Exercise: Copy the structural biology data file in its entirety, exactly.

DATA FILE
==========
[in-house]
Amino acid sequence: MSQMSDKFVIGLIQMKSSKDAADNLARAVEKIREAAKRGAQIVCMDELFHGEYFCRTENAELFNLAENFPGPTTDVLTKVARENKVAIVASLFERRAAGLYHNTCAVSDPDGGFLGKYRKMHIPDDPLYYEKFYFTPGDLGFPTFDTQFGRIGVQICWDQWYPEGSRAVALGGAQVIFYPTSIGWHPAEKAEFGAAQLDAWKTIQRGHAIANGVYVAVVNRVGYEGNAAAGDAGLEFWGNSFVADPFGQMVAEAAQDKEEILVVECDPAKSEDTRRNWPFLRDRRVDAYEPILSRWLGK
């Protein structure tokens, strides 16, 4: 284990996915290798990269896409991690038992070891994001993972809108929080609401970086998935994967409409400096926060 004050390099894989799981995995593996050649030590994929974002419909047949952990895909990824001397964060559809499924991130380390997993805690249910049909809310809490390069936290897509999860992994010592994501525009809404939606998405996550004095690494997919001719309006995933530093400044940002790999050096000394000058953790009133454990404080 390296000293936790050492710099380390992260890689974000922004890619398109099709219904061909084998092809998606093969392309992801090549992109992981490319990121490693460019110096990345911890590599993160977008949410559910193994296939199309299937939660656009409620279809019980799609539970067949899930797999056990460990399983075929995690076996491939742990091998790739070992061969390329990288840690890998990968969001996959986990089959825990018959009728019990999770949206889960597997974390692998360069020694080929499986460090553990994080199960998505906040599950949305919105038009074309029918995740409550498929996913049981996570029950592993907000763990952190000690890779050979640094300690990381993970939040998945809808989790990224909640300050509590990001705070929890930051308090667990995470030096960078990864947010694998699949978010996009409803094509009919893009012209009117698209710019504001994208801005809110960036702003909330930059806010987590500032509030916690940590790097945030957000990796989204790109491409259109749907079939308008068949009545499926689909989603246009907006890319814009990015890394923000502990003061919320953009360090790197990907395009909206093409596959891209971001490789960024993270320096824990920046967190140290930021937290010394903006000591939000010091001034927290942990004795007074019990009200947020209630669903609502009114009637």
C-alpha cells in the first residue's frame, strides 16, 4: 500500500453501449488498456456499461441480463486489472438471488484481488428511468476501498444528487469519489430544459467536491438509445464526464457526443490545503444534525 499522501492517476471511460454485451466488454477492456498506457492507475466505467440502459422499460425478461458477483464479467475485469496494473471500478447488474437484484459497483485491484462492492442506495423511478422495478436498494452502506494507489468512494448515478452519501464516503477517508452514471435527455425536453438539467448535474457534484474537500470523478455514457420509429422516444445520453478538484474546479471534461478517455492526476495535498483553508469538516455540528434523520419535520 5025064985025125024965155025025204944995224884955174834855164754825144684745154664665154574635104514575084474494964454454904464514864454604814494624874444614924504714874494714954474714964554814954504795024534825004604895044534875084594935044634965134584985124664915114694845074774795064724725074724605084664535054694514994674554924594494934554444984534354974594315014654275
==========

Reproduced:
[in-house]
Amino acid sequence: MSQMSDKFVIGLIQMKSSKDAADNLARAVEKIREAAKRGAQIVCMDELFHGEYFCRTENAELFNLAENFPGPTTDVLTKVARENKVAIVASLFERRAAGLYHNTCAVSDPDGGFLGKYRKMHIPDDPLYYEKFYFTPGDLGFPTFDTQFGRIGVQICWDQWYPEGSRAVALGGAQVIFYPTSIGWHPAEKAEFGAAQLDAWKTIQRGHAIANGVYVAVVNRVGYEGNAAAGDAGLEFWGNSFVADPFGQMVAEAAQDKEEILVVECDPAKSEDTRRNWPFLRDRRVDAYEPILSRWLGK
């Protein structure tokens, strides 16, 4: 284990996915290798990269896409991690038992070891994001993972809108929080609401970086998935994967409409400096926060 004050390099894989799981995995593996050649030590994929974002419909047949952990895909990824001397964060559809499924991130380390997993805690249910049909809310809490390069936290897509999860992994010592994501525009809404939606998405996550004095690494997919001719309006995933530093400044940002790999050096000394000058953790009133454990404080 390296000293936790050492710099380390992260890689974000922004890619398109099709219904061909084998092809998606093969392309992801090549992109992981490319990121490693460019110096990345911890590599993160977008949410559910193994296939199309299937939660656009409620279809019980799609539970067949899930797999056990460990399983075929995690076996491939742990091998790739070992061969390329990288840690890998990968969001996959986990089959825990018959009728019990999770949206889960597997974390692998360069020694080929499986460090553990994080199960998505906040599950949305919105038009074309029918995740409550498929996913049981996570029950592993907000763990952190000690890779050979640094300690990381993970939040998945809808989790990224909640300050509590990001705070929890930051308090667990995470030096960078990864947010694998699949978010996009409803094509009919893009012209009117698209710019504001994208801005809110960036702003909330930059806010987590500032509030916690940590790097945030957000990796989204790109491409259109749907079939308008068949009545499926689909989603246009907006890319814009990015890394923000502990003061919320953009360090790197990907395009909206093409596959891209971001490789960024993270320096824990920046967190140290930021937290010394903006000591939000010091001034927290942990004795007074019990009200947020209630669903609502009114009637």
C-alpha cells in the first residue's frame, strides 16, 4: 500500500453501449488498456456499461441480463486489472438471488484481488428511468476501498444528487469519489430544459467536491438509445464526464457526443490545503444534525 499522501492517476471511460454485451466488454477492456498506457492507475466505467440502459422499460425478461458477483464479467475485469496494473471500478447488474437484484459497483485491484462492492442506495423511478422495478436498494452502506494507489468512494448515478452519501464516503477517508452514471435527455425536453438539467448535474457534484474537500470523478455514457420509429422516444445520453478538484474546479471534461478517455492526476495535498483553508469538516455540528434523520419535520 5025064985025125024965155025025204944995224884955174834855164754825144684745154664665154574635104514575084474494964454454904464514864454604814494624874444614924504714874494714954474714964554814954504795024534825004604895044534875084594935044634965134584985124664915114694845074774795064724725074724605084664535054694514994674554924594494934554444984534354974594315014654275